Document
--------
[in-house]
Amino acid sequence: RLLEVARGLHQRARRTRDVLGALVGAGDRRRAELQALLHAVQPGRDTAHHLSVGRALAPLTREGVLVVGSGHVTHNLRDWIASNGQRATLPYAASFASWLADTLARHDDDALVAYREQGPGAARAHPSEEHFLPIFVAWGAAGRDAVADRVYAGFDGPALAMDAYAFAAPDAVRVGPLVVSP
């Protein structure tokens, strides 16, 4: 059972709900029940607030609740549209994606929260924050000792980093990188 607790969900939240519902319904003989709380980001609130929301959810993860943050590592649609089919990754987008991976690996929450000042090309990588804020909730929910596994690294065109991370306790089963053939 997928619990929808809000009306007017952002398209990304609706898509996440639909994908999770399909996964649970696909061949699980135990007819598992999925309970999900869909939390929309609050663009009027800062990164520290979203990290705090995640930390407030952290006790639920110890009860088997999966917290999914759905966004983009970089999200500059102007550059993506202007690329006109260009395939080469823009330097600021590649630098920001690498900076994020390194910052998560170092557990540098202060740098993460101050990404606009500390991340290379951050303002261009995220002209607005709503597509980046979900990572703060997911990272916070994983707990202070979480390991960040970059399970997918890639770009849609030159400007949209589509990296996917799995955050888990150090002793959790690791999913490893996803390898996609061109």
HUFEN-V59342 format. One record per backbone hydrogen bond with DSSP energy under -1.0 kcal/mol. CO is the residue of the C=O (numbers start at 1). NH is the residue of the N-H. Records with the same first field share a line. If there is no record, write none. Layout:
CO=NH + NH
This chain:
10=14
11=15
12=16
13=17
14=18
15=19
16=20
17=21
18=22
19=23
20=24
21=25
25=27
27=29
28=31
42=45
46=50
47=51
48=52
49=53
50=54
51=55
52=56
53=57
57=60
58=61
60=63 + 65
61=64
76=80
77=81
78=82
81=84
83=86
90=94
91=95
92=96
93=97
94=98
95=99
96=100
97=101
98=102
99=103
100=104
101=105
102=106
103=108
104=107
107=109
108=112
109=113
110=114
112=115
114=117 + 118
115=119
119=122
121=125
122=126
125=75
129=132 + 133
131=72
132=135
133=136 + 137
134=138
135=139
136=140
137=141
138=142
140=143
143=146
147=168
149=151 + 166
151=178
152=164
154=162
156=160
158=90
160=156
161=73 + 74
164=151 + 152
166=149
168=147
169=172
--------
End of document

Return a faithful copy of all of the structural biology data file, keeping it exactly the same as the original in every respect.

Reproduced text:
[in-house]
Amino acid sequence: RLLEVARGLHQRARRTRDVLGALVGAGDRRRAELQALLHAVQPGRDTAHHLSVGRALAPLTREGVLVVGSGHVTHNLRDWIASNGQRATLPYAASFASWLADTLARHDDDALVAYREQGPGAARAHPSEEHFLPIFVAWGAAGRDAVADRVYAGFDGPALAMDAYAFAAPDAVRVGPLVVSP
């Protein structure tokens, strides 16, 4: 059972709900029940607030609740549209994606929260924050000792980093990188 607790969900939240519902319904003989709380980001609130929301959810993860943050590592649609089919990754987008991976690996929450000042090309990588804020909730929910596994690294065109991370306790089963053939 997928619990929808809000009306007017952002398209990304609706898509996440639909994908999770399909996964649970696909061949699980135990007819598992999925309970999900869909939390929309609050663009009027800062990164520290979203990290705090995640930390407030952290006790639920110890009860088997999966917290999914759905966004983009970089999200500059102007550059993506202007690329006109260009395939080469823009330097600021590649630098920001690498900076994020390194910052998560170092557990540098202060740098993460101050990404606009500390991340290379951050303002261009995220002209607005709503597509980046979900990572703060997911990272916070994983707990202070979480390991960040970059399970997918890639770009849609030159400007949209589509990296996917799995955050888990150090002793959790690791999913490893996803390898996609061109």
HUFEN-V59342 format. One record per backbone hydrogen bond with DSSP energy under -1.0 kcal/mol. CO is the residue of the C=O (numbers start at 1). NH is the residue of the N-H. Records with the same first field share a line. If there is no record, write none. Layout:
CO=NH + NH
This chain:
10=14
11=15
12=16
13=17
14=18
15=19
16=20
17=21
18=22
19=23
20=24
21=25
25=27
27=29
28=31
42=45
46=50
47=51
48=52
49=53
50=54
51=55
52=56
53=57
57=60
58=61
60=63 + 65
61=64
76=80
77=81
78=82
81=84
83=86
90=94
91=95
92=96
93=97
94=98
95=99
96=100
97=101
98=102
99=103
100=104
101=105
102=106
103=108
104=107
107=109
108=112
109=113
110=114
112=115
114=117 + 118
115=119
119=122
121=125
122=126
125=75
129=132 + 133
131=72
132=135
133=136 + 137
134=138
135=139
136=140
137=141
138=142
140=143
143=146
147=168
149=151 + 166
151=178
152=164
154=162
156=160
158=90
160=156
161=73 + 74
164=151 + 152
166=149
168=147
169=172